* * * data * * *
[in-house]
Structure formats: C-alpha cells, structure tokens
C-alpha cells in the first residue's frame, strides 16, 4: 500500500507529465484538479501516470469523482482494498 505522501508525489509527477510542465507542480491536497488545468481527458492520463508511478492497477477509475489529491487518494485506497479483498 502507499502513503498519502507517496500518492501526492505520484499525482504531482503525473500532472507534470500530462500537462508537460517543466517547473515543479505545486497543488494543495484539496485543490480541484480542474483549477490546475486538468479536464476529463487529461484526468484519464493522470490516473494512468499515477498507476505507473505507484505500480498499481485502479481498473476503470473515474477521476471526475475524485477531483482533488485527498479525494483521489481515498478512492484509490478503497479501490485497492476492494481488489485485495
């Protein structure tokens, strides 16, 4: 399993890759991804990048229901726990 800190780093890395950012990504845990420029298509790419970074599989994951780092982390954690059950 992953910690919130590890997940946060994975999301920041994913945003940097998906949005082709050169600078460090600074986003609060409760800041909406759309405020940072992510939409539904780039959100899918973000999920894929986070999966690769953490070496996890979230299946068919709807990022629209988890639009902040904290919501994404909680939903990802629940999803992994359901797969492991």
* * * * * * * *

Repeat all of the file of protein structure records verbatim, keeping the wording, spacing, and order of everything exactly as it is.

[in-house]
Structure formats: C-alpha cells, structure tokens
C-alpha cells in the first residue's frame, strides 16, 4: 500500500507529465484538479501516470469523482482494498 505522501508525489509527477510542465507542480491536497488545468481527458492520463508511478492497477477509475489529491487518494485506497479483498 502507499502513503498519502507517496500518492501526492505520484499525482504531482503525473500532472507534470500530462500537462508537460517543466517547473515543479505545486497543488494543495484539496485543490480541484480542474483549477490546475486538468479536464476529463487529461484526468484519464493522470490516473494512468499515477498507476505507473505507484505500480498499481485502479481498473476503470473515474477521476471526475475524485477531483482533488485527498479525494483521489481515498478512492484509490478503497479501490485497492476492494481488489485485495
């Protein structure tokens, strides 16, 4: 399993890759991804990048229901726990 800190780093890395950012990504845990420029298509790419970074599989994951780092982390954690059950 992953910690919130590890997940946060994975999301920041994913945003940097998906949005082709050169600078460090600074986003609060409760800041909406759309405020940072992510939409539904780039959100899918973000999920894929986070999966690769953490070496996890979230299946068919709807990022629209988890639009902040904290919501994404909680939903990802629940999803992994359901797969492991």